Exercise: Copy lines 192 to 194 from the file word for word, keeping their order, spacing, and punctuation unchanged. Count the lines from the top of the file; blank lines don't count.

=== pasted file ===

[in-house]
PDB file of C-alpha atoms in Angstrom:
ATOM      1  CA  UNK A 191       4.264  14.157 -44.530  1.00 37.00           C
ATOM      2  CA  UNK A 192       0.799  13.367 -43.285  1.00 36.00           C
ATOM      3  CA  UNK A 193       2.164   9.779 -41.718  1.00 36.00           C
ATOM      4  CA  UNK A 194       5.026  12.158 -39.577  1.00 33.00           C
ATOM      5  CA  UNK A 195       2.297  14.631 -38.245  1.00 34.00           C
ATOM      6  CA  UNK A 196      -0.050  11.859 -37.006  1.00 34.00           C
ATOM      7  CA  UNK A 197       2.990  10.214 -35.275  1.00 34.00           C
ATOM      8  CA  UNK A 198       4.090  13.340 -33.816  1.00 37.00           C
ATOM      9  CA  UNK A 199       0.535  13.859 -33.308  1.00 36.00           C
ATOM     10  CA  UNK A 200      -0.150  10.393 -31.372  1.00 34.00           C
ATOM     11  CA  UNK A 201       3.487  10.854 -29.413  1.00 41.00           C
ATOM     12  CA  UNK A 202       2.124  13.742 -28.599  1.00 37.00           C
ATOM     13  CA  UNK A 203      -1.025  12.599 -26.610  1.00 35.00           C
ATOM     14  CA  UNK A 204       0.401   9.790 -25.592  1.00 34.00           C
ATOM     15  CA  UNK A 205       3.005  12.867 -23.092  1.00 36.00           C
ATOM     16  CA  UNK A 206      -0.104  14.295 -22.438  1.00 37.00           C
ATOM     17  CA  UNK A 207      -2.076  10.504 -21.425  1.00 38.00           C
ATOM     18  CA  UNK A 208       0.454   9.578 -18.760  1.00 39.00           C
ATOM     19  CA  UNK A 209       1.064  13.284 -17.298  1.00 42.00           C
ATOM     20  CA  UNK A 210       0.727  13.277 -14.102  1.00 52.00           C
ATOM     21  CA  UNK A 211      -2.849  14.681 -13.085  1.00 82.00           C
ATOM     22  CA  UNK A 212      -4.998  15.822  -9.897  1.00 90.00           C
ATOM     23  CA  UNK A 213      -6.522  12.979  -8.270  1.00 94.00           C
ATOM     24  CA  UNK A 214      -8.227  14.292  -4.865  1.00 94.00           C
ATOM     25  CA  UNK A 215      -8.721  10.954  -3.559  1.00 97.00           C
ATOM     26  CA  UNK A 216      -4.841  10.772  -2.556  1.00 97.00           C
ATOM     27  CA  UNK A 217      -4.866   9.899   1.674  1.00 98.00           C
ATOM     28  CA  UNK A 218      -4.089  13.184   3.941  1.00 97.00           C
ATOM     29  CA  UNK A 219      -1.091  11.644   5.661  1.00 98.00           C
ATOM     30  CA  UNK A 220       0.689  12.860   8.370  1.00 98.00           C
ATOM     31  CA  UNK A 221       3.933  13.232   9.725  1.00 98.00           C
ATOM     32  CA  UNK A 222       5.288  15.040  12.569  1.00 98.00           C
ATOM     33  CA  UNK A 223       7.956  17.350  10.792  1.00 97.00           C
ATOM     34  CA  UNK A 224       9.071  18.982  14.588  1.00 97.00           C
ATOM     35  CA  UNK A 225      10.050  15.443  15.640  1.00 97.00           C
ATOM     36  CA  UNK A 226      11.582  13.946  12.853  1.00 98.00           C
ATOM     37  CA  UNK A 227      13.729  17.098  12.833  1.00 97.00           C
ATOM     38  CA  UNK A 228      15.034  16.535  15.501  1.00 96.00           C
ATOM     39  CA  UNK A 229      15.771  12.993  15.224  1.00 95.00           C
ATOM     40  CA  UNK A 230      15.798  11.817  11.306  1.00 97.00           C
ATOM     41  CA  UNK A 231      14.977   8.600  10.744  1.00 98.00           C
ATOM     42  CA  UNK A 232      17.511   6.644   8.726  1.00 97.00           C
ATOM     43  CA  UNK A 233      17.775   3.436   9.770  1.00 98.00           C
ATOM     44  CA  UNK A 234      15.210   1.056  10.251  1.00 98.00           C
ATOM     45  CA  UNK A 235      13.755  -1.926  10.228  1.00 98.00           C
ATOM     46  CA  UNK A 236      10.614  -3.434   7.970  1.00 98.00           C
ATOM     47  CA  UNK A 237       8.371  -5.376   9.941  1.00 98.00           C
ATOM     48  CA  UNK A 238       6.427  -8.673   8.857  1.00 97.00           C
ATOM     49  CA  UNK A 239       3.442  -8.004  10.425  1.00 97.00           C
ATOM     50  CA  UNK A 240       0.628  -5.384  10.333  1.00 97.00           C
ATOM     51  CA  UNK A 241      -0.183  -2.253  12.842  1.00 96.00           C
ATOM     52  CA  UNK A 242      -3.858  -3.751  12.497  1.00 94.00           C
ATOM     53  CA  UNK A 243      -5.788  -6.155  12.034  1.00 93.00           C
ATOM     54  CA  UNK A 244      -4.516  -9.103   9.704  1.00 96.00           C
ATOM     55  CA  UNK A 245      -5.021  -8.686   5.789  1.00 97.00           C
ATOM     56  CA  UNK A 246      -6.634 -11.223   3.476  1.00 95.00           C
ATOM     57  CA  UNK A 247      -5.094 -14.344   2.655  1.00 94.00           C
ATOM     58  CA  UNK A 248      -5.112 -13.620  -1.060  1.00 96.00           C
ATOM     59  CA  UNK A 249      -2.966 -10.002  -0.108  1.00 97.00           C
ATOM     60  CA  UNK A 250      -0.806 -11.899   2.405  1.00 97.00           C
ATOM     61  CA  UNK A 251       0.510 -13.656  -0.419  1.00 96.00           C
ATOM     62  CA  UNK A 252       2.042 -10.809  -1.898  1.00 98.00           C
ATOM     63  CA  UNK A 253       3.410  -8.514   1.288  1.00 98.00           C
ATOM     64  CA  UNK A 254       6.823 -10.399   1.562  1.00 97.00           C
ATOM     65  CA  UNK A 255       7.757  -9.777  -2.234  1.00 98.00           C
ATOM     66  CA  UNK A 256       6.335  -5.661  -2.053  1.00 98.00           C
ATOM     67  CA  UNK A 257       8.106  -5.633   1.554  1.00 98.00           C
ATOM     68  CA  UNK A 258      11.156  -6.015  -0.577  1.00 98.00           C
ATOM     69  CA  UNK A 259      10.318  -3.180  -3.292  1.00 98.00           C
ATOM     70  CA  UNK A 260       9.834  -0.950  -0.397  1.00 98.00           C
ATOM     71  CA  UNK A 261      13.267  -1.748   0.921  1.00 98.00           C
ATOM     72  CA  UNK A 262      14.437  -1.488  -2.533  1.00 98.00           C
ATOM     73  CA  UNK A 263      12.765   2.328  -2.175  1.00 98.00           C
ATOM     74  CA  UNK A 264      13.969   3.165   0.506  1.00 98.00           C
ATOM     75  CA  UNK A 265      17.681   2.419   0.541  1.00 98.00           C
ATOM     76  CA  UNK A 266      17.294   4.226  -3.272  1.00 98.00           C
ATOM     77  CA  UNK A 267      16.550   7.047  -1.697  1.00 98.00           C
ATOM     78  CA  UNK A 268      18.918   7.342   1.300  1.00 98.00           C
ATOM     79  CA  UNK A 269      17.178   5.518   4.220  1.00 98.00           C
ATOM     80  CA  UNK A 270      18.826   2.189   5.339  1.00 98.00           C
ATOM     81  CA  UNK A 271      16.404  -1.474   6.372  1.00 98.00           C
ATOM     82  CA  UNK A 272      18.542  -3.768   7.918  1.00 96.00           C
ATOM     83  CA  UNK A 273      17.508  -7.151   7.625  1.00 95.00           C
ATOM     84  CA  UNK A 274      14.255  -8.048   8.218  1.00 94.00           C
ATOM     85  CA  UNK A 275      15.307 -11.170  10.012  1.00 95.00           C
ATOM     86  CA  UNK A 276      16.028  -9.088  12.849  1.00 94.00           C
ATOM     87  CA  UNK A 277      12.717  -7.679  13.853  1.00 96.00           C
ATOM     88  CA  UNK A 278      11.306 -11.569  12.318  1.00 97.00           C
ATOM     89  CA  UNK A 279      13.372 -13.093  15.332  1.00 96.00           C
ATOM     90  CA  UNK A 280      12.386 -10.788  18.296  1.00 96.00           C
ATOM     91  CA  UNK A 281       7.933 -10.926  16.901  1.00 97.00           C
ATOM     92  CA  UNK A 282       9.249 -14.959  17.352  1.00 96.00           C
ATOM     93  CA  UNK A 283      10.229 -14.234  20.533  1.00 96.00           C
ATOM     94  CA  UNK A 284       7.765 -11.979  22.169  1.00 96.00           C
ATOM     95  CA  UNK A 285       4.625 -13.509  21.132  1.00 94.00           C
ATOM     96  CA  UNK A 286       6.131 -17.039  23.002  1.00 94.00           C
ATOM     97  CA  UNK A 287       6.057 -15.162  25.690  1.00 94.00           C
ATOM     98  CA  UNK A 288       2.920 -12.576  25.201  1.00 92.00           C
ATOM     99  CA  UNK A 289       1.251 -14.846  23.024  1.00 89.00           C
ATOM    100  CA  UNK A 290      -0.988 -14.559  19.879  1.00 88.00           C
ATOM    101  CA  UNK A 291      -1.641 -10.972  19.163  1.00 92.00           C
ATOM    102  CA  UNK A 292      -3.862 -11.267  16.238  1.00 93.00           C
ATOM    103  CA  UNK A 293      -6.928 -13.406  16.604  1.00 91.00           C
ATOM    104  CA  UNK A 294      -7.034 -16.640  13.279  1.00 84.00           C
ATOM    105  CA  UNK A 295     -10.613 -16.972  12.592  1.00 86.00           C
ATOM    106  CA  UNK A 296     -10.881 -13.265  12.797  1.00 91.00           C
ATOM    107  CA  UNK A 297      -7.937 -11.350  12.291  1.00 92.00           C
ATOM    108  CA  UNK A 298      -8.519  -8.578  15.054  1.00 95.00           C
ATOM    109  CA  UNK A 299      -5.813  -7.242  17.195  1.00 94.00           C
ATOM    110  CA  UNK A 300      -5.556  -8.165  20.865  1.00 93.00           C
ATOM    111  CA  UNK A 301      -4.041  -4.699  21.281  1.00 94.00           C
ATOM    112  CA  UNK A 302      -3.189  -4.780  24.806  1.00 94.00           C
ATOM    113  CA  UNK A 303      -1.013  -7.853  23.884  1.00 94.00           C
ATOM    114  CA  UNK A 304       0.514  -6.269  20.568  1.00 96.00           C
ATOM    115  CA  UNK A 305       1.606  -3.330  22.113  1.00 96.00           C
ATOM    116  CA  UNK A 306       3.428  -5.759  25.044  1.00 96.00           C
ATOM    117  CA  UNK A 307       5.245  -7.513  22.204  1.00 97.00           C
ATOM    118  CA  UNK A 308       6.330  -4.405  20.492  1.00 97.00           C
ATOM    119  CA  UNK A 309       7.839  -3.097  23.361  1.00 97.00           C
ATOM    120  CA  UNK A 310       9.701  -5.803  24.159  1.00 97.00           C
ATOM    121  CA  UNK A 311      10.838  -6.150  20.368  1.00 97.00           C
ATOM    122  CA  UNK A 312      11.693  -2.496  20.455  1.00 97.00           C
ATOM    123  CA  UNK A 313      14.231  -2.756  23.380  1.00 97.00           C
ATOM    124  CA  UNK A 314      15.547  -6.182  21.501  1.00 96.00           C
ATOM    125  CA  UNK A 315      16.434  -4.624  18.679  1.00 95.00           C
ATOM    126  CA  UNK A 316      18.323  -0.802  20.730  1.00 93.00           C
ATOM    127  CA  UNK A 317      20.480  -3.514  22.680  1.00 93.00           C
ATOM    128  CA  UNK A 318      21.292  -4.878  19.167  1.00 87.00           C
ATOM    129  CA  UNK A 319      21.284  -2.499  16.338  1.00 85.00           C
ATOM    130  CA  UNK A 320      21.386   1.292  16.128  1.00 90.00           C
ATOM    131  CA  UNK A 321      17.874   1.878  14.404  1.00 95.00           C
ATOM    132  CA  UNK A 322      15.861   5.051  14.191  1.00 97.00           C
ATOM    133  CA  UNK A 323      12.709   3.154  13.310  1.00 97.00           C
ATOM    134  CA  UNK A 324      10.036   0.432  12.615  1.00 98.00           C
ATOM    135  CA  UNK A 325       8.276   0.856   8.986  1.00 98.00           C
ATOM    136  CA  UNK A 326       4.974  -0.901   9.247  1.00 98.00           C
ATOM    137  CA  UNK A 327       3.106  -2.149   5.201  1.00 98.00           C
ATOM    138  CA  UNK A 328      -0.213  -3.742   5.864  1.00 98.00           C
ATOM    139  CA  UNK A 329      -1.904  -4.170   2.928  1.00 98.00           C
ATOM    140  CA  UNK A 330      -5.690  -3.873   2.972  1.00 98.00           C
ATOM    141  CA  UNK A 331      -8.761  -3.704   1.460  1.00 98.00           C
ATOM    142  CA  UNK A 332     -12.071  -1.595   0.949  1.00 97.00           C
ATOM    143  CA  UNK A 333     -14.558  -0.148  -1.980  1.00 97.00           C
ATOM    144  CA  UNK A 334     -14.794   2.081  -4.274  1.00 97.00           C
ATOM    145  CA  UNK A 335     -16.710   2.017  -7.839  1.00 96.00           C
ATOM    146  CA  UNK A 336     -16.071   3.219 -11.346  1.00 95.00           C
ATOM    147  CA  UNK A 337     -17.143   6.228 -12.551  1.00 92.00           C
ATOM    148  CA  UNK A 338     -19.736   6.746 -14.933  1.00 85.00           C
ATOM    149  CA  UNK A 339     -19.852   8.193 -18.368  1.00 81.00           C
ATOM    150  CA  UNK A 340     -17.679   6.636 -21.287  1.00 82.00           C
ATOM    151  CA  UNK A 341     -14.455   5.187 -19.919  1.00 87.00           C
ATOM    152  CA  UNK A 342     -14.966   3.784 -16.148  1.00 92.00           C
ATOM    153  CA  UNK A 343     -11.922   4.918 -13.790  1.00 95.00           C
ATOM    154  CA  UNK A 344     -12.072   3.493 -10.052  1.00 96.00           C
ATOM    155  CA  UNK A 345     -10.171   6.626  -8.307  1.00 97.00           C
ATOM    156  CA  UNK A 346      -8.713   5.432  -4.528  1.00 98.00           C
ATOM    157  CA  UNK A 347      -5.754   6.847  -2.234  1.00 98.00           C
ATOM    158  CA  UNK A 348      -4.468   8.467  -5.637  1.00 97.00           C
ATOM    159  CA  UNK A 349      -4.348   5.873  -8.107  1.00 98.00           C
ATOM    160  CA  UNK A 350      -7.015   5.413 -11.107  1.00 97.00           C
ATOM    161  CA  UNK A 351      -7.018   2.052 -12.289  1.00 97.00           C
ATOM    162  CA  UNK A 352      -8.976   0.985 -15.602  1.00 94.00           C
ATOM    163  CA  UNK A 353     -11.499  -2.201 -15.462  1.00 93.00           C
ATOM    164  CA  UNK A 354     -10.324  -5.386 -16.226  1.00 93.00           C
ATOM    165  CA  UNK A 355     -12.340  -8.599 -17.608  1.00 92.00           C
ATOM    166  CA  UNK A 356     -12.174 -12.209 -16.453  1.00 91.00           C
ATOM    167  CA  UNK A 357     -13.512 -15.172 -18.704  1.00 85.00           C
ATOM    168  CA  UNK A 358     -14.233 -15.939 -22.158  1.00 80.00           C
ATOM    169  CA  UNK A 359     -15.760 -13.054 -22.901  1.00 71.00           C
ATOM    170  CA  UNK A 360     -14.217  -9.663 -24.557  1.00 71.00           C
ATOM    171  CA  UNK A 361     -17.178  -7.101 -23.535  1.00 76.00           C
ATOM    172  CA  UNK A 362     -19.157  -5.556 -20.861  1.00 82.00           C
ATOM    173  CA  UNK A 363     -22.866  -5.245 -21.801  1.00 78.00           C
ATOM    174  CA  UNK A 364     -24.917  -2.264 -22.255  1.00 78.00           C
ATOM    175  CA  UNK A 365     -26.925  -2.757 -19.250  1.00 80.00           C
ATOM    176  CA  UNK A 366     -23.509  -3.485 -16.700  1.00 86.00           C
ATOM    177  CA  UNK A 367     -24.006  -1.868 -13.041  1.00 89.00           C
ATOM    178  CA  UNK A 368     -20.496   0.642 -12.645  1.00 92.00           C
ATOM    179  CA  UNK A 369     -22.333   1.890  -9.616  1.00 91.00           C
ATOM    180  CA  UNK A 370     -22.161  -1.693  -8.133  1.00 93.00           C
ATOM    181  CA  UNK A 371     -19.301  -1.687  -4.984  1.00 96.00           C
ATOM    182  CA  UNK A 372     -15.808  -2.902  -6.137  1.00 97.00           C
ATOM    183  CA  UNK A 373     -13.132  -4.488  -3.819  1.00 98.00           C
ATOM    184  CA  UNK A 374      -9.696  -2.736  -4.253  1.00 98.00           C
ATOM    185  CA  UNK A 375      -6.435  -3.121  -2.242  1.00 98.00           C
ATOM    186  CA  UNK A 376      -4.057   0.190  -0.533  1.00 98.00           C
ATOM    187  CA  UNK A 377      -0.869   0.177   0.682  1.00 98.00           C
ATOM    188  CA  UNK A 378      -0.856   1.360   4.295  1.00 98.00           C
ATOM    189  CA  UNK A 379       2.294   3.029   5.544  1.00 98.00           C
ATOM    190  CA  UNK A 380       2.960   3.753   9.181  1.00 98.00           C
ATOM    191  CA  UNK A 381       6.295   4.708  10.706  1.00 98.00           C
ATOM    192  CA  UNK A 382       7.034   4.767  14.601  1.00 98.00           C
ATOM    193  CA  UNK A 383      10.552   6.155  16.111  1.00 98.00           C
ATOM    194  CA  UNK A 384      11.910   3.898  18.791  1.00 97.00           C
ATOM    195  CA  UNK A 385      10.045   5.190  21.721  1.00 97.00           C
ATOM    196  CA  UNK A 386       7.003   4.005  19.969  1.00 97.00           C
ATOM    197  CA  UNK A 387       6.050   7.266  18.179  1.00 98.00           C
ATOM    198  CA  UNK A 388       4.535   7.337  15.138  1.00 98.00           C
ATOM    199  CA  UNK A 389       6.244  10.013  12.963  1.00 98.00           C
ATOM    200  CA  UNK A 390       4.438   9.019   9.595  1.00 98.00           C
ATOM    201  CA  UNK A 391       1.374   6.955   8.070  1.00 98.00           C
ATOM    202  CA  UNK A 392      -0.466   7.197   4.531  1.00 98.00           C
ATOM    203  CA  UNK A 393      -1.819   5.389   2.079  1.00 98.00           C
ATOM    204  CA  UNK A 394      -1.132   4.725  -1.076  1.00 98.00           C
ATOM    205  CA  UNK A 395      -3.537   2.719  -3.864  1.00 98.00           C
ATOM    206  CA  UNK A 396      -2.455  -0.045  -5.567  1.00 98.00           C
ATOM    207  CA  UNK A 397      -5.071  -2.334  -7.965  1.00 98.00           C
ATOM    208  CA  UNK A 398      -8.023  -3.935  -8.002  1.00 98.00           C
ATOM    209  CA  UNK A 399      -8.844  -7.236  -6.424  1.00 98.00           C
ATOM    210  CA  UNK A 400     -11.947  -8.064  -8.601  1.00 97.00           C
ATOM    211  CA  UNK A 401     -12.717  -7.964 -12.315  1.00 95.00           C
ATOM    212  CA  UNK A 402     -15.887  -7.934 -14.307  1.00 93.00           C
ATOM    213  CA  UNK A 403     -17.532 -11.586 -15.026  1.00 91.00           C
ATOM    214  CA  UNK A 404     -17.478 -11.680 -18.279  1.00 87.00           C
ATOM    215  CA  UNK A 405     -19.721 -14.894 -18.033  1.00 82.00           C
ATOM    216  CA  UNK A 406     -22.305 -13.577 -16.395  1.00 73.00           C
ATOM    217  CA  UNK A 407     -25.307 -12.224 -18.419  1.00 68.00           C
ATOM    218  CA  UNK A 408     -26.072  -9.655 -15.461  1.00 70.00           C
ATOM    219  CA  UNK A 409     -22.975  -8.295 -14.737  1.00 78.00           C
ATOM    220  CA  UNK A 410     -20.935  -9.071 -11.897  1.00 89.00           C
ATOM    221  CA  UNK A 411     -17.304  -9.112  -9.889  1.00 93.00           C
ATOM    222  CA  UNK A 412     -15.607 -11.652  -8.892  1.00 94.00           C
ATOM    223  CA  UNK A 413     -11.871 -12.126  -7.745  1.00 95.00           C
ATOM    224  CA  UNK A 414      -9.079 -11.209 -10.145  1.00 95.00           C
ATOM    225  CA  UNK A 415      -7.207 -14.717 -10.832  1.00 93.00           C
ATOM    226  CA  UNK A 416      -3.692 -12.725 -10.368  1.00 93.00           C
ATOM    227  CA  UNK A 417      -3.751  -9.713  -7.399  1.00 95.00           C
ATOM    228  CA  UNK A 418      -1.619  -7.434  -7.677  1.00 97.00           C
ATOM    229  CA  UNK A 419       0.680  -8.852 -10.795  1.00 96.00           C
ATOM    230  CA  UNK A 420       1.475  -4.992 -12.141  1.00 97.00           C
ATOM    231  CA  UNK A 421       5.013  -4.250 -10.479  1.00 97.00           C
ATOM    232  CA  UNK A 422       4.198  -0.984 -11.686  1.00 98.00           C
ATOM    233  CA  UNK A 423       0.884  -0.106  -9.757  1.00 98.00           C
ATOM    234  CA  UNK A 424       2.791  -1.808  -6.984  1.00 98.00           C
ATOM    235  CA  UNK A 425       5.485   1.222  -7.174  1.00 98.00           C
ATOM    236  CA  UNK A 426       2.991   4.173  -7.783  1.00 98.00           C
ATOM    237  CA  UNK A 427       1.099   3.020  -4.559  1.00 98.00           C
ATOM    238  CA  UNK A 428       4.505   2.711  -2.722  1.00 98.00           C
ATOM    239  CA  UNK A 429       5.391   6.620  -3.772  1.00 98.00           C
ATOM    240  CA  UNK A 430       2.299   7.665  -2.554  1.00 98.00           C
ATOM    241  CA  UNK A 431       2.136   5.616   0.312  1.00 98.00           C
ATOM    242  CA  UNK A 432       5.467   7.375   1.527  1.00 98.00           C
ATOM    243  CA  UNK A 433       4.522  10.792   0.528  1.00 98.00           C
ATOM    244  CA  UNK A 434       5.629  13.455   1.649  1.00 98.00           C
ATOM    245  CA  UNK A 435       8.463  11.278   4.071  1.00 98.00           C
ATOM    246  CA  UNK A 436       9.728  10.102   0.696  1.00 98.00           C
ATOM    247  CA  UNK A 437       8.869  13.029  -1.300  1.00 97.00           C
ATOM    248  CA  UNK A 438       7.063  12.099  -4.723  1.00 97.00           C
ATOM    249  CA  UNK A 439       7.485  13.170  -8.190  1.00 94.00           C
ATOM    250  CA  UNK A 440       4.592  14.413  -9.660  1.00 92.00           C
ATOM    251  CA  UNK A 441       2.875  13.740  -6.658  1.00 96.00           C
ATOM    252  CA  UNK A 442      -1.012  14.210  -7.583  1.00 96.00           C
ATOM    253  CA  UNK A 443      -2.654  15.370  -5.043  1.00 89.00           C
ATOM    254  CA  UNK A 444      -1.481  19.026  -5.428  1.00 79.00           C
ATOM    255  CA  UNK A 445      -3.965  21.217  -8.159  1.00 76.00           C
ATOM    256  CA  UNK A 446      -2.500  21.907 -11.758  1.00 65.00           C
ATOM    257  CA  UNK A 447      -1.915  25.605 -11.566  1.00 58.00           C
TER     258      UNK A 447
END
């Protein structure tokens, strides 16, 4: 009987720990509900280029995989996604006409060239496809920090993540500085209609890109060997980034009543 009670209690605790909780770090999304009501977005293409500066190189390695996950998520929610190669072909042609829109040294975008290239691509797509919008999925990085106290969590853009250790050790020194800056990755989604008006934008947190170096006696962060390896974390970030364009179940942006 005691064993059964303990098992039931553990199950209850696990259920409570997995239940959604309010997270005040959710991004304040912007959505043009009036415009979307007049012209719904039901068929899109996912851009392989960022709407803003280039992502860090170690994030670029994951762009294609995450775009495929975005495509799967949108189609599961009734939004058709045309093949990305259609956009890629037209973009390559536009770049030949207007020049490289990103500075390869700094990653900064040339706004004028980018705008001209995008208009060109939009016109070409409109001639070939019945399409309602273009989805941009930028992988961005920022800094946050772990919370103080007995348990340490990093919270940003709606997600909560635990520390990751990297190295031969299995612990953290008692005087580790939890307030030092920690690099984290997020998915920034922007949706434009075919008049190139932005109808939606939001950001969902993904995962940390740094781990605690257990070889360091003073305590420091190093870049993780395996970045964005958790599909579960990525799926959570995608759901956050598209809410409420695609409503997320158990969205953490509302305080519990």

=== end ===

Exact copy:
ATOM    190  CA  UNK A 380       2.960   3.753   9.181  1.00 98.00           C
ATOM    191  CA  UNK A 381       6.295   4.708  10.706  1.00 98.00           C
ATOM    192  CA  UNK A 382       7.034   4.767  14.601  1.00 98.00           C